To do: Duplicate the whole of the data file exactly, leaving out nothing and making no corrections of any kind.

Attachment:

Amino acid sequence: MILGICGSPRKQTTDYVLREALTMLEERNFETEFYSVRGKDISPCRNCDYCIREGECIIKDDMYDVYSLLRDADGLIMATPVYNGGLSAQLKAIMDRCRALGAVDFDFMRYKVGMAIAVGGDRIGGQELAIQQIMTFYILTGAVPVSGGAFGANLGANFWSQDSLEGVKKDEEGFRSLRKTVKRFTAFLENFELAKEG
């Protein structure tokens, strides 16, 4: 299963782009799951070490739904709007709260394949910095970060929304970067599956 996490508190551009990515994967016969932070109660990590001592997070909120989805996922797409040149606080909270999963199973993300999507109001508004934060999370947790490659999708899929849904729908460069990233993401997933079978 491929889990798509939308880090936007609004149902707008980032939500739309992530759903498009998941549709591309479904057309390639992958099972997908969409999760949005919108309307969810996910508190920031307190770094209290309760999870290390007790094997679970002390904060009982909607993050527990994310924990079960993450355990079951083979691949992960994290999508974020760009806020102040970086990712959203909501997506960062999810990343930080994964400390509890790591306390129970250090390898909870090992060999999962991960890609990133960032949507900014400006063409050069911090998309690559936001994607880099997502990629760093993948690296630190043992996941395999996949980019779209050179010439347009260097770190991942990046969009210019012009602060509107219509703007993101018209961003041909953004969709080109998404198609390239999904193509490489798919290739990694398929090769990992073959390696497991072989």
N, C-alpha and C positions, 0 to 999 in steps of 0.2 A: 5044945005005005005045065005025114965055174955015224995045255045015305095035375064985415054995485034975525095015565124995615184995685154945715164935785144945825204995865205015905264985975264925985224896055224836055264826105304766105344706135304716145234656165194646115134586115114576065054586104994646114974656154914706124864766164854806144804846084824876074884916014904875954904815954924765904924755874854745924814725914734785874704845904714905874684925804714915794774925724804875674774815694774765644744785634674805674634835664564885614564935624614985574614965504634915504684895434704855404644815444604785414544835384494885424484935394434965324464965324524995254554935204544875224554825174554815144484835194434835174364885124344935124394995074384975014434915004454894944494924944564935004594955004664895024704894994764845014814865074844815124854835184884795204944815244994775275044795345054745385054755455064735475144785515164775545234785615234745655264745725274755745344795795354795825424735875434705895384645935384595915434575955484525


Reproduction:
Amino acid sequence: MILGICGSPRKQTTDYVLREALTMLEERNFETEFYSVRGKDISPCRNCDYCIREGECIIKDDMYDVYSLLRDADGLIMATPVYNGGLSAQLKAIMDRCRALGAVDFDFMRYKVGMAIAVGGDRIGGQELAIQQIMTFYILTGAVPVSGGAFGANLGANFWSQDSLEGVKKDEEGFRSLRKTVKRFTAFLENFELAKEG
């Protein structure tokens, strides 16, 4: 299963782009799951070490739904709007709260394949910095970060929304970067599956 996490508190551009990515994967016969932070109660990590001592997070909120989805996922797409040149606080909270999963199973993300999507109001508004934060999370947790490659999708899929849904729908460069990233993401997933079978 491929889990798509939308880090936007609004149902707008980032939500739309992530759903498009998941549709591309479904057309390639992958099972997908969409999760949005919108309307969810996910508190920031307190770094209290309760999870290390007790094997679970002390904060009982909607993050527990994310924990079960993450355990079951083979691949992960994290999508974020760009806020102040970086990712959203909501997506960062999810990343930080994964400390509890790591306390129970250090390898909870090992060999999962991960890609990133960032949507900014400006063409050069911090998309690559936001994607880099997502990629760093993948690296630190043992996941395999996949980019779209050179010439347009260097770190991942990046969009210019012009602060509107219509703007993101018209961003041909953004969709080109998404198609390239999904193509490489798919290739990694398929090769990992073959390696497991072989």
N, C-alpha and C positions, 0 to 999 in steps of 0.2 A: 5044945005005005005045065005025114965055174955015224995045255045015305095035375064985415054995485034975525095015565124995615184995685154945715164935785144945825204995865205015905264985975264925985224896055224836055264826105304766105344706135304716145234656165194646115134586115114576065054586104994646114974656154914706124864766164854806144804846084824876074884916014904875954904815954924765904924755874854745924814725914734785874704845904714905874684925804714915794774925724804875674774815694774765644744785634674805674634835664564885614564935624614985574614965504634915504684895434704855404644815444604785414544835384494885424484935394434965324464965324524995254554935204544875224554825174554815144484835194434835174364885124344935124394995074384975014434915004454894944494924944564935004594955004664895024704894994764845014814865074844815124854835184884795204944815244994775275044795345054745385054755455064735475144785515164775545234785615234745655264745725274755745344795795354795825424735875434705895384645935384595915434575955484525